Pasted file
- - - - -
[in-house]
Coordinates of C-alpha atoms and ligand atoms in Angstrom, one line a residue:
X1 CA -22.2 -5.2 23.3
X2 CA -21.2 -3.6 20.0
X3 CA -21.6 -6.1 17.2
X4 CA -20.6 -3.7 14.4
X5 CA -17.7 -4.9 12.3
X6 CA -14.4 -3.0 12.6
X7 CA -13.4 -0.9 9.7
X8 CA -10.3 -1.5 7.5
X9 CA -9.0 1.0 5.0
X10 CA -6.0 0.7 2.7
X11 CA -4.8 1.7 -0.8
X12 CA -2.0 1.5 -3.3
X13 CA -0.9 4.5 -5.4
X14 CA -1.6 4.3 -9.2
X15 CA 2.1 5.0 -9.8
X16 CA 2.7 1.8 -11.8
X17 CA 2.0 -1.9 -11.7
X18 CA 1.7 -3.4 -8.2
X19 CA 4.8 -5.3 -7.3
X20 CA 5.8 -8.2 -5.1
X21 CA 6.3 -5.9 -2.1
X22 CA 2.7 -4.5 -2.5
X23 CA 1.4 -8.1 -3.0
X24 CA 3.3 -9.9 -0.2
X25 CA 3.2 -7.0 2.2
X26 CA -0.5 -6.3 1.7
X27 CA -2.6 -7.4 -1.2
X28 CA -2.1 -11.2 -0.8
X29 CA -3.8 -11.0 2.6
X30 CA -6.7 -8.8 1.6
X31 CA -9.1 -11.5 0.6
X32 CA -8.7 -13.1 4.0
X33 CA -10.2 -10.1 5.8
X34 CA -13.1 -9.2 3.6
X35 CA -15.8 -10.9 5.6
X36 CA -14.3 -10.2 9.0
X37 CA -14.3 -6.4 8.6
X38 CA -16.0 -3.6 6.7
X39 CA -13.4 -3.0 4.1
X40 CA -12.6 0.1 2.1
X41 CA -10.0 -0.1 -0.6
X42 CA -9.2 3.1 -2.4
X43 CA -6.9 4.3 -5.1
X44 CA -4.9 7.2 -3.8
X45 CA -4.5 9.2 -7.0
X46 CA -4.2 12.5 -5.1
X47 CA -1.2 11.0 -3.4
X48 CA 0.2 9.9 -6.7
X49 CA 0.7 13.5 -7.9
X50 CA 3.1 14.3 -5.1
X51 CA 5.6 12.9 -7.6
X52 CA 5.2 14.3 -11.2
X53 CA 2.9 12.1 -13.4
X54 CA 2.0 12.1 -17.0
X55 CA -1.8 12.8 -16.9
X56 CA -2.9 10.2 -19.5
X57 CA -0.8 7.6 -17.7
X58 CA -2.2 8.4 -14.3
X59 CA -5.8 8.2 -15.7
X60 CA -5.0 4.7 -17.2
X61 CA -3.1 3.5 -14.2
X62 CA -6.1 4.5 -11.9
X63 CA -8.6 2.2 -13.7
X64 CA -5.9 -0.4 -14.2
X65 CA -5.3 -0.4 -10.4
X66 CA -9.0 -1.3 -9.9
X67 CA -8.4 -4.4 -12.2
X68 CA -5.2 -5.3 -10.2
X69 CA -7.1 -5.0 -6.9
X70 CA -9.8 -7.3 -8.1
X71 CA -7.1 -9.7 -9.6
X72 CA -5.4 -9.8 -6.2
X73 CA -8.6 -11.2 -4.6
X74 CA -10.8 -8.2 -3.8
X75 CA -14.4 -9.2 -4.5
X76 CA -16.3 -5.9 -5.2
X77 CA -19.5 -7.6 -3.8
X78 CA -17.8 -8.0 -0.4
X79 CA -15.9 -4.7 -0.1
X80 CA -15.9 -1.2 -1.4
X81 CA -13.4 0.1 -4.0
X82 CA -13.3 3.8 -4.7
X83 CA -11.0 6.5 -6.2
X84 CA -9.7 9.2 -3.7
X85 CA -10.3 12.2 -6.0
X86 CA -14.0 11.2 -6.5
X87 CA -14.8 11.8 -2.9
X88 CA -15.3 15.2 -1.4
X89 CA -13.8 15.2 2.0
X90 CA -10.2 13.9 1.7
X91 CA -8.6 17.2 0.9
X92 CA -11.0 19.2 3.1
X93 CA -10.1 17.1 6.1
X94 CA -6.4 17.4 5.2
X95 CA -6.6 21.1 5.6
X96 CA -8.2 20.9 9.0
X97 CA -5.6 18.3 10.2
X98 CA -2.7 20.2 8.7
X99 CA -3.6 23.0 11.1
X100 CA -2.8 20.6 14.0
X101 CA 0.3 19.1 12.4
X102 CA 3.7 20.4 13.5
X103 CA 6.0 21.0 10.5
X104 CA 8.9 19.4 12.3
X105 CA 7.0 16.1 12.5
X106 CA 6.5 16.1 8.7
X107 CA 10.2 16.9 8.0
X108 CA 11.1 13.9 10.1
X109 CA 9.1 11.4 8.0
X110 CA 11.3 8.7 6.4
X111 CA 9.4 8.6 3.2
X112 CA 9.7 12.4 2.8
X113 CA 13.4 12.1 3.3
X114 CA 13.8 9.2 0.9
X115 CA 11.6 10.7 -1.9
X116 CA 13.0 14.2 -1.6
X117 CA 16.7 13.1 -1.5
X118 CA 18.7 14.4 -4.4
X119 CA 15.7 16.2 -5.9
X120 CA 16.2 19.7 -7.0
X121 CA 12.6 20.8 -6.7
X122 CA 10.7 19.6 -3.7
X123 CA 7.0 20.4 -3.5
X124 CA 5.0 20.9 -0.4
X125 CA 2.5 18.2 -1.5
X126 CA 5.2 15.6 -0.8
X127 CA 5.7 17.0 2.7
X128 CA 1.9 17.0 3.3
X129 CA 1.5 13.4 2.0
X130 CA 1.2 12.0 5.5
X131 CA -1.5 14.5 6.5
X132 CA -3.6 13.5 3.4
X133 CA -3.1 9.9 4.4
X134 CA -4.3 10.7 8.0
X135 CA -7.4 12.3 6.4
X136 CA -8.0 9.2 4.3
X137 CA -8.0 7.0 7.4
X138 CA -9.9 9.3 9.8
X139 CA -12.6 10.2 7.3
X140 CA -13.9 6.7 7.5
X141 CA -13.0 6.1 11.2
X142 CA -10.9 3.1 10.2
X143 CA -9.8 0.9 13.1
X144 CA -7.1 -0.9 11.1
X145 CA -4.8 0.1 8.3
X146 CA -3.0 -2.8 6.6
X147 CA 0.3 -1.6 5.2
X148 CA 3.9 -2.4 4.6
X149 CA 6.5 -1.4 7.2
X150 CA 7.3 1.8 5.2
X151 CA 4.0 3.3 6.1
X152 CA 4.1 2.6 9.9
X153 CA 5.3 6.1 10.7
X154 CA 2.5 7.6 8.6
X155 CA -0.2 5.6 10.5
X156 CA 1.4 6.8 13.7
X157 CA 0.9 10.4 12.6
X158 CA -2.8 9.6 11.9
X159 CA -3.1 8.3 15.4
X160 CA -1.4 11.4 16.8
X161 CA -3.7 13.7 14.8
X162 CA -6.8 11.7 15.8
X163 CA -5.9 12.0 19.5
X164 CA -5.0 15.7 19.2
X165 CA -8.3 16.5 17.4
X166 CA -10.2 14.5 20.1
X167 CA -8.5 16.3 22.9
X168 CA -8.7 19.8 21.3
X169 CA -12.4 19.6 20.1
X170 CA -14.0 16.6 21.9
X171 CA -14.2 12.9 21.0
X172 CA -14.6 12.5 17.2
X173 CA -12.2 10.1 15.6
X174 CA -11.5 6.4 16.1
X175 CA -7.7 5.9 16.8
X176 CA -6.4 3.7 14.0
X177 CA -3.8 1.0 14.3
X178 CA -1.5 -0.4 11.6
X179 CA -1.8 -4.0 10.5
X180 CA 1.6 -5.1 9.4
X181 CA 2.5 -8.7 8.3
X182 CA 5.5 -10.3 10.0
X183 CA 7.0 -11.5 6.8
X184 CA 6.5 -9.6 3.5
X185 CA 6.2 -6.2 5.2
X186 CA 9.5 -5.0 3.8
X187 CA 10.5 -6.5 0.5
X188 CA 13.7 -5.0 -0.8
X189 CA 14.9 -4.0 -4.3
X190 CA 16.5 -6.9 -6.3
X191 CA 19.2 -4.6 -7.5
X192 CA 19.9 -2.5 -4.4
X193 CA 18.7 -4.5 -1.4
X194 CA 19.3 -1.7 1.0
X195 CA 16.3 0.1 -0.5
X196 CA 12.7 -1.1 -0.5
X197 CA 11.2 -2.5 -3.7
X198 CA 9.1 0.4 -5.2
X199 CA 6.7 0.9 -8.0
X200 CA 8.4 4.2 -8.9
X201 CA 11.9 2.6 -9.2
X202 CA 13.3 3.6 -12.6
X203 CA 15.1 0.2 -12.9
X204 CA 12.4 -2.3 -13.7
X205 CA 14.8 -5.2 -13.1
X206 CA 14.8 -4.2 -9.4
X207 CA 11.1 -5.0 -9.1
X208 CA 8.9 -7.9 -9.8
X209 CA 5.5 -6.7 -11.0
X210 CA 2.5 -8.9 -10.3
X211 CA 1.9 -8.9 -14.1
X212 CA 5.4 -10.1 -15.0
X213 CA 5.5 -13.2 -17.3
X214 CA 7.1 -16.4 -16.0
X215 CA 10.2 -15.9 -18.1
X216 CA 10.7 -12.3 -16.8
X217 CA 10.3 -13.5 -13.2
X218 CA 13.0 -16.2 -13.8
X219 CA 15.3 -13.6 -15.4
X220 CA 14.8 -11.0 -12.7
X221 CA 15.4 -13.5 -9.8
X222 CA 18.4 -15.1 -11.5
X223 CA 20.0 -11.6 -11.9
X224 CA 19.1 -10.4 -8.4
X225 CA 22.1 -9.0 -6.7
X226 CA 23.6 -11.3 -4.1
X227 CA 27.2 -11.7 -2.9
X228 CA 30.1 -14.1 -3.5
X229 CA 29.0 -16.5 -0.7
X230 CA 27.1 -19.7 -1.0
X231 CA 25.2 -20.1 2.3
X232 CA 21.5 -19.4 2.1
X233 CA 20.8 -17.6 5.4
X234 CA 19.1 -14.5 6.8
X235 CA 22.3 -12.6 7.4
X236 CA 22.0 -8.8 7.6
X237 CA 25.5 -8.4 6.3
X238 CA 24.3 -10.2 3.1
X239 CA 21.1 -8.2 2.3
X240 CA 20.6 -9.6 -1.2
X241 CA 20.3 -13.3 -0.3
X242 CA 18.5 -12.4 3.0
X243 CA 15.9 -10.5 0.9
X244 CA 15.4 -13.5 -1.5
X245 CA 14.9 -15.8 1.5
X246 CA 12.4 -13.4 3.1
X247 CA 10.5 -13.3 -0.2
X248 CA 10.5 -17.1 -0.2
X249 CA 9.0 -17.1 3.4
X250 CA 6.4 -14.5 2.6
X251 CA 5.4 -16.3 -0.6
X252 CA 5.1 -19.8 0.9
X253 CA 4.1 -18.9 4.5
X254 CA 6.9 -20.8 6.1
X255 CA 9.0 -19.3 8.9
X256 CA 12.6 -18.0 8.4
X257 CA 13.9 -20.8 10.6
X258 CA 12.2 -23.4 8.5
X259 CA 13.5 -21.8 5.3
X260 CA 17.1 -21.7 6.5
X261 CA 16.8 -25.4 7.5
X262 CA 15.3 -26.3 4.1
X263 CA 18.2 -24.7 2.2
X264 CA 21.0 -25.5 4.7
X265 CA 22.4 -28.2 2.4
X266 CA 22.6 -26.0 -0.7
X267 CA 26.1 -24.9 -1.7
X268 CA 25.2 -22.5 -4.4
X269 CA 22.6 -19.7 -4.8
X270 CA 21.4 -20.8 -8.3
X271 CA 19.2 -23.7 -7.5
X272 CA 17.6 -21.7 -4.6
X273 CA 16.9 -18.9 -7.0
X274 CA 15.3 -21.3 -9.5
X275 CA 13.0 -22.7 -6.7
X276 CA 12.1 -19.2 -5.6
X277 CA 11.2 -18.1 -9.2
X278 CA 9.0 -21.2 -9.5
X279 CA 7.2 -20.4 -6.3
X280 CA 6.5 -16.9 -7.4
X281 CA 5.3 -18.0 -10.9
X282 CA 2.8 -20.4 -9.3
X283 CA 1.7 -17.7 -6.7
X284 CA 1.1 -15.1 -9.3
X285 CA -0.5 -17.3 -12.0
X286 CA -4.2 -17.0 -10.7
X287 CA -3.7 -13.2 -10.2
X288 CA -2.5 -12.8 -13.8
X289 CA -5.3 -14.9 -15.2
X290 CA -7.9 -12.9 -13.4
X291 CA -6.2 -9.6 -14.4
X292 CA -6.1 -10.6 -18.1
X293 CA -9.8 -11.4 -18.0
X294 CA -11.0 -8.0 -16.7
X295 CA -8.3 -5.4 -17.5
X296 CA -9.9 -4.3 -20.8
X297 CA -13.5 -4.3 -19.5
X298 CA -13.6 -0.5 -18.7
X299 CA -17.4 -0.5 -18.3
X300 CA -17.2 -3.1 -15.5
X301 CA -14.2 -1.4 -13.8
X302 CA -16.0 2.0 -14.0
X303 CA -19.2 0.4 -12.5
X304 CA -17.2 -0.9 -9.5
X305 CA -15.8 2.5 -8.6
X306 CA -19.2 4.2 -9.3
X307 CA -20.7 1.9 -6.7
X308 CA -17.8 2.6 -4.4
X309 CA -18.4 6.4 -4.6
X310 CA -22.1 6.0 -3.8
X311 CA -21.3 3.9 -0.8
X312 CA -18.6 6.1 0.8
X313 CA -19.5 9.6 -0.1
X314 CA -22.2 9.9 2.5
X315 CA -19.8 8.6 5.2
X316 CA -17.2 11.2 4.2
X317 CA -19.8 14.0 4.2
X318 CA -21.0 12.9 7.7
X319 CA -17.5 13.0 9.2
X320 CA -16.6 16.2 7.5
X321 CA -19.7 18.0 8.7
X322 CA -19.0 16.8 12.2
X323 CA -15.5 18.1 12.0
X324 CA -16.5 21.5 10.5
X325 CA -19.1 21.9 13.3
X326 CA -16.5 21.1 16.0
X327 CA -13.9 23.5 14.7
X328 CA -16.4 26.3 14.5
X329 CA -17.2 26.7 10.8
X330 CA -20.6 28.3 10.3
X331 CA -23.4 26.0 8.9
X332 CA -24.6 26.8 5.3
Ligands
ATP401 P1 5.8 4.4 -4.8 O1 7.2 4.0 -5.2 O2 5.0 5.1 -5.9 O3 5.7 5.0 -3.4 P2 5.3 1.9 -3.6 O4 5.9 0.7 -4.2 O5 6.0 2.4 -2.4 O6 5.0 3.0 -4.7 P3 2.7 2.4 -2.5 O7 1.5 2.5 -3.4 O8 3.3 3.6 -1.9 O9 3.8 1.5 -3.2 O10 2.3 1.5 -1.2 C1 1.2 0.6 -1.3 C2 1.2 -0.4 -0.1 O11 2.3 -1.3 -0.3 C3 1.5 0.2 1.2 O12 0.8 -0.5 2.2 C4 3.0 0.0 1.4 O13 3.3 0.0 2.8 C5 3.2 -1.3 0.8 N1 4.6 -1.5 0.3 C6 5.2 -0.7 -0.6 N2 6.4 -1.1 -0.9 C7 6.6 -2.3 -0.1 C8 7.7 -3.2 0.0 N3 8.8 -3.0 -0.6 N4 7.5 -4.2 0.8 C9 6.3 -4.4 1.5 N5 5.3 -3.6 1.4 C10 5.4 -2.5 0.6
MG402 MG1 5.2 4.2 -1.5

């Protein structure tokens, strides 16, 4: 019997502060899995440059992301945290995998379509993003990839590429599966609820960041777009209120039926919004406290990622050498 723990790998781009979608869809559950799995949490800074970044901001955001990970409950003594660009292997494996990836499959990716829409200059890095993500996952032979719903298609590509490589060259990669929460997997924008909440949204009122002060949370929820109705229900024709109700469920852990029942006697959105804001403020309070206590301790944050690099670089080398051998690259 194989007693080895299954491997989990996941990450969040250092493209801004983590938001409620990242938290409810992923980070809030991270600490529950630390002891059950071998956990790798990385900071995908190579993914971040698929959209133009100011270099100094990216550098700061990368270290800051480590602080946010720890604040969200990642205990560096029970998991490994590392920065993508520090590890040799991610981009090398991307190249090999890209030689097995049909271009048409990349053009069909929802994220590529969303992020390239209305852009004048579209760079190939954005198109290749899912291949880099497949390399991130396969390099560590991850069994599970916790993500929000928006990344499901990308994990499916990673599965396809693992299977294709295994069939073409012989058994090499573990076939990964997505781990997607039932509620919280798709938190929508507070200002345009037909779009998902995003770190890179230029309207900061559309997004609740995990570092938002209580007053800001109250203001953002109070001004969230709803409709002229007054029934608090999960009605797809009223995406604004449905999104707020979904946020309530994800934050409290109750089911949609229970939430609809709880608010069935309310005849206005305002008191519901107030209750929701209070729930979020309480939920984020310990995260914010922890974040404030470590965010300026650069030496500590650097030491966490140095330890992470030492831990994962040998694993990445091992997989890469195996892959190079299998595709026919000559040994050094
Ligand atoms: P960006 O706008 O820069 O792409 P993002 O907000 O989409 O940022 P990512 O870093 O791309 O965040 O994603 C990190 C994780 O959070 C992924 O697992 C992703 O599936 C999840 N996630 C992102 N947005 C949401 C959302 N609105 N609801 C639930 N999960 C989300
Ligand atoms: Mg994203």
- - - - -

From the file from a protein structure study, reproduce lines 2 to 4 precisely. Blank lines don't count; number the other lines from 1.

Coordinates of C-alpha atoms and ligand atoms in Angstrom, one line a residue:
X1 CA -22.2 -5.2 23.3
X2 CA -21.2 -3.6 20.0